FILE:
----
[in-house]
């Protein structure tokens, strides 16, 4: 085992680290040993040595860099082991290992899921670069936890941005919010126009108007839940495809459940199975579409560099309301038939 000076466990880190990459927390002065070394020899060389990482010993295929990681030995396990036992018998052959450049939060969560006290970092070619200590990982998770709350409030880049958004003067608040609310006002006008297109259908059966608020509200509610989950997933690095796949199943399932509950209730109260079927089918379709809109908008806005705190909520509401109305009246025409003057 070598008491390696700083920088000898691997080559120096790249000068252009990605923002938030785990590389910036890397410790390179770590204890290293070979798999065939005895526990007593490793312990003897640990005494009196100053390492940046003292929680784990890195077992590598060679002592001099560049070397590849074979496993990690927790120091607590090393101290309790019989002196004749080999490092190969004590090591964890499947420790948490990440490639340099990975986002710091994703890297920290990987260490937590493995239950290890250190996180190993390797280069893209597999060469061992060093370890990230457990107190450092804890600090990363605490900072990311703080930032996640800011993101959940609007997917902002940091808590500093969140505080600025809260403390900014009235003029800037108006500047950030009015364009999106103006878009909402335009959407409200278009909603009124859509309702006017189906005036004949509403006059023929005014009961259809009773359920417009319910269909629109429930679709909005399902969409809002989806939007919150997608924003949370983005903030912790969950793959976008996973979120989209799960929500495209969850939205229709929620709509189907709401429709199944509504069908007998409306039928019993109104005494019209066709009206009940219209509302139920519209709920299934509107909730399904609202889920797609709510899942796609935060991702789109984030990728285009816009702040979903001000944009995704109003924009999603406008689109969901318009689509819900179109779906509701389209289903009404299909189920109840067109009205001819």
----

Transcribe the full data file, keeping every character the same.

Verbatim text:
[in-house]
């Protein structure tokens, strides 16, 4: 085992680290040993040595860099082991290992899921670069936890941005919010126009108007839940495809459940199975579409560099309301038939 000076466990880190990459927390002065070394020899060389990482010993295929990681030995396990036992018998052959450049939060969560006290970092070619200590990982998770709350409030880049958004003067608040609310006002006008297109259908059966608020509200509610989950997933690095796949199943399932509950209730109260079927089918379709809109908008806005705190909520509401109305009246025409003057 070598008491390696700083920088000898691997080559120096790249000068252009990605923002938030785990590389910036890397410790390179770590204890290293070979798999065939005895526990007593490793312990003897640990005494009196100053390492940046003292929680784990890195077992590598060679002592001099560049070397590849074979496993990690927790120091607590090393101290309790019989002196004749080999490092190969004590090591964890499947420790948490990440490639340099990975986002710091994703890297920290990987260490937590493995239950290890250190996180190993390797280069893209597999060469061992060093370890990230457990107190450092804890600090990363605490900072990311703080930032996640800011993101959940609007997917902002940091808590500093969140505080600025809260403390900014009235003029800037108006500047950030009015364009999106103006878009909402335009959407409200278009909603009124859509309702006017189906005036004949509403006059023929005014009961259809009773359920417009319910269909629109429930679709909005399902969409809002989806939007919150997608924003949370983005903030912790969950793959976008996973979120989209799960929500495209969850939205229709929620709509189907709401429709199944509504069908007998409306039928019993109104005494019209066709009206009940219209509302139920519209709920299934509107909730399904609202889920797609709510899942796609935060991702789109984030990728285009816009702040979903001000944009995704109003924009999603406008689109969901318009689509819900179109779906509701389209289903009404299909189920109840067109009205001819």